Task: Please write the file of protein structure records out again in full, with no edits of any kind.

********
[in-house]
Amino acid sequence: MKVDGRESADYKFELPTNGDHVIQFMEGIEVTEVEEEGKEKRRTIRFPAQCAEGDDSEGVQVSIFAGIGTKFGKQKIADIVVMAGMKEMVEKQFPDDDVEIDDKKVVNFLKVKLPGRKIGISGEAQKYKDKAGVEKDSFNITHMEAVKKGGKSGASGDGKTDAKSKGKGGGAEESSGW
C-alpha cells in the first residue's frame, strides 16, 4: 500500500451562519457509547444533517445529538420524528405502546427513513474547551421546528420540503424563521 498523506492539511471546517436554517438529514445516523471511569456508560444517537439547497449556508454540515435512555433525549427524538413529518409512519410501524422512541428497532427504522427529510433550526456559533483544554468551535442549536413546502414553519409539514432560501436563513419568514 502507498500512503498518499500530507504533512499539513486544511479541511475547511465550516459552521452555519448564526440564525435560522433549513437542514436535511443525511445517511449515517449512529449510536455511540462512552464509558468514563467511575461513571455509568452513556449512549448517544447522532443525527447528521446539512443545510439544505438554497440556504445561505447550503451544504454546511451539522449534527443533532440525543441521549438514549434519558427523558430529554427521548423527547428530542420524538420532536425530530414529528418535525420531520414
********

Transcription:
[in-house]
Amino acid sequence: MKVDGRESADYKFELPTNGDHVIQFMEGIEVTEVEEEGKEKRRTIRFPAQCAEGDDSEGVQVSIFAGIGTKFGKQKIADIVVMAGMKEMVEKQFPDDDVEIDDKKVVNFLKVKLPGRKIGISGEAQKYKDKAGVEKDSFNITHMEAVKKGGKSGASGDGKTDAKSKGKGGGAEESSGW
C-alpha cells in the first residue's frame, strides 16, 4: 500500500451562519457509547444533517445529538420524528405502546427513513474547551421546528420540503424563521 498523506492539511471546517436554517438529514445516523471511569456508560444517537439547497449556508454540515435512555433525549427524538413529518409512519410501524422512541428497532427504522427529510433550526456559533483544554468551535442549536413546502414553519409539514432560501436563513419568514 502507498500512503498518499500530507504533512499539513486544511479541511475547511465550516459552521452555519448564526440564525435560522433549513437542514436535511443525511445517511449515517449512529449510536455511540462512552464509558468514563467511575461513571455509568452513556449512549448517544447522532443525527447528521446539512443545510439544505438554497440556504445561505447550503451544504454546511451539522449534527443533532440525543441521549438514549434519558427523558430529554427521548423527547428530542420524538420532536425530530414529528418535525420531520414